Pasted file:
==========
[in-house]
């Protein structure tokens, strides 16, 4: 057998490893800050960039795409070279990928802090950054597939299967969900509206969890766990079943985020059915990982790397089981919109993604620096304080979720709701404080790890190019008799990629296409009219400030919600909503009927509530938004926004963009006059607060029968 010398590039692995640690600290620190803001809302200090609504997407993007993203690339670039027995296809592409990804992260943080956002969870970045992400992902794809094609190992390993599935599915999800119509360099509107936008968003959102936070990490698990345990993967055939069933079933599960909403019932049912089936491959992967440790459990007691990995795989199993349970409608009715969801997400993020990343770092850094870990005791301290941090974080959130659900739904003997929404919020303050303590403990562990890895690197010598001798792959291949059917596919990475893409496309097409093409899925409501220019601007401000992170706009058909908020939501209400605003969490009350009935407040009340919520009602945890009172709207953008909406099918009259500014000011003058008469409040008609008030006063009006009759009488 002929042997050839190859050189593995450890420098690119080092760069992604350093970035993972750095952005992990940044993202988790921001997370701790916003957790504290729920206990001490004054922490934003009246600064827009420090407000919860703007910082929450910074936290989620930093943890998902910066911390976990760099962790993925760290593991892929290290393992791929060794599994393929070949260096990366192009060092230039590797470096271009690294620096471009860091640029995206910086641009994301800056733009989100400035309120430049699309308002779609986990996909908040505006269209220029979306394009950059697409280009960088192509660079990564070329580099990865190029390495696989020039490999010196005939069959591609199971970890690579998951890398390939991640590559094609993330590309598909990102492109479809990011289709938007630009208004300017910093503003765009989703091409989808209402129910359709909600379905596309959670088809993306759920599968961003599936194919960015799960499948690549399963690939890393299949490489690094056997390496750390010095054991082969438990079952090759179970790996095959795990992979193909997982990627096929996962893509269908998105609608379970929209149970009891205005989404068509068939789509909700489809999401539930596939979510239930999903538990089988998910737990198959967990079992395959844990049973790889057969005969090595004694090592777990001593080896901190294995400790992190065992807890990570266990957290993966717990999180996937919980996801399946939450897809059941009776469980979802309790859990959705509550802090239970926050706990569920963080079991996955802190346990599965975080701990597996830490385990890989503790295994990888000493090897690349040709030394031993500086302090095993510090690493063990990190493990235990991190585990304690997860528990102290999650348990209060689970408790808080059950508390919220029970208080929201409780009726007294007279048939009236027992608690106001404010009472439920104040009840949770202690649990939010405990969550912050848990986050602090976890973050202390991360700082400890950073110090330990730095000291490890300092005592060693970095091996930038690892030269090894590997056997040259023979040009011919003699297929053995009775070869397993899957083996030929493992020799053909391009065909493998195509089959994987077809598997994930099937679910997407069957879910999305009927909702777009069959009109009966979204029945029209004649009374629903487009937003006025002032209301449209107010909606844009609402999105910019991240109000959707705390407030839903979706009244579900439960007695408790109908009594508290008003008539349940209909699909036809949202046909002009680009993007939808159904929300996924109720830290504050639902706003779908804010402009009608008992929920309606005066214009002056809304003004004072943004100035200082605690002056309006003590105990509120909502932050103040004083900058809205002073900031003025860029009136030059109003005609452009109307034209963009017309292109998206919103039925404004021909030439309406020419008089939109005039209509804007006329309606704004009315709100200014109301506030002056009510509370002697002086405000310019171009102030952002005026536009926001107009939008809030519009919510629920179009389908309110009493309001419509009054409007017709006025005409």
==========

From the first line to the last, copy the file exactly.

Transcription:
[in-house]
């Protein structure tokens, strides 16, 4: 057998490893800050960039795409070279990928802090950054597939299967969900509206969890766990079943985020059915990982790397089981919109993604620096304080979720709701404080790890190019008799990629296409009219400030919600909503009927509530938004926004963009006059607060029968 010398590039692995640690600290620190803001809302200090609504997407993007993203690339670039027995296809592409990804992260943080956002969870970045992400992902794809094609190992390993599935599915999800119509360099509107936008968003959102936070990490698990345990993967055939069933079933599960909403019932049912089936491959992967440790459990007691990995795989199993349970409608009715969801997400993020990343770092850094870990005791301290941090974080959130659900739904003997929404919020303050303590403990562990890895690197010598001798792959291949059917596919990475893409496309097409093409899925409501220019601007401000992170706009058909908020939501209400605003969490009350009935407040009340919520009602945890009172709207953008909406099918009259500014000011003058008469409040008609008030006063009006009759009488 002929042997050839190859050189593995450890420098690119080092760069992604350093970035993972750095952005992990940044993202988790921001997370701790916003957790504290729920206990001490004054922490934003009246600064827009420090407000919860703007910082929450910074936290989620930093943890998902910066911390976990760099962790993925760290593991892929290290393992791929060794599994393929070949260096990366192009060092230039590797470096271009690294620096471009860091640029995206910086641009994301800056733009989100400035309120430049699309308002779609986990996909908040505006269209220029979306394009950059697409280009960088192509660079990564070329580099990865190029390495696989020039490999010196005939069959591609199971970890690579998951890398390939991640590559094609993330590309598909990102492109479809990011289709938007630009208004300017910093503003765009989703091409989808209402129910359709909600379905596309959670088809993306759920599968961003599936194919960015799960499948690549399963690939890393299949490489690094056997390496750390010095054991082969438990079952090759179970790996095959795990992979193909997982990627096929996962893509269908998105609608379970929209149970009891205005989404068509068939789509909700489809999401539930596939979510239930999903538990089988998910737990198959967990079992395959844990049973790889057969005969090595004694090592777990001593080896901190294995400790992190065992807890990570266990957290993966717990999180996937919980996801399946939450897809059941009776469980979802309790859990959705509550802090239970926050706990569920963080079991996955802190346990599965975080701990597996830490385990890989503790295994990888000493090897690349040709030394031993500086302090095993510090690493063990990190493990235990991190585990304690997860528990102290999650348990209060689970408790808080059950508390919220029970208080929201409780009726007294007279048939009236027992608690106001404010009472439920104040009840949770202690649990939010405990969550912050848990986050602090976890973050202390991360700082400890950073110090330990730095000291490890300092005592060693970095091996930038690892030269090894590997056997040259023979040009011919003699297929053995009775070869397993899957083996030929493992020799053909391009065909493998195509089959994987077809598997994930099937679910997407069957879910999305009927909702777009069959009109009966979204029945029209004649009374629903487009937003006025002032209301449209107010909606844009609402999105910019991240109000959707705390407030839903979706009244579900439960007695408790109908009594508290008003008539349940209909699909036809949202046909002009680009993007939808159904929300996924109720830290504050639902706003779908804010402009009608008992929920309606005066214009002056809304003004004072943004100035200082605690002056309006003590105990509120909502932050103040004083900058809205002073900031003025860029009136030059109003005609452009109307034209963009017309292109998206919103039925404004021909030439309406020419008089939109005039209509804007006329309606704004009315709100200014109301506030002056009510509370002697002086405000310019171009102030952002005026536009926001107009939008809030519009919510629920179009389908309110009493309001419509009054409007017709006025005409």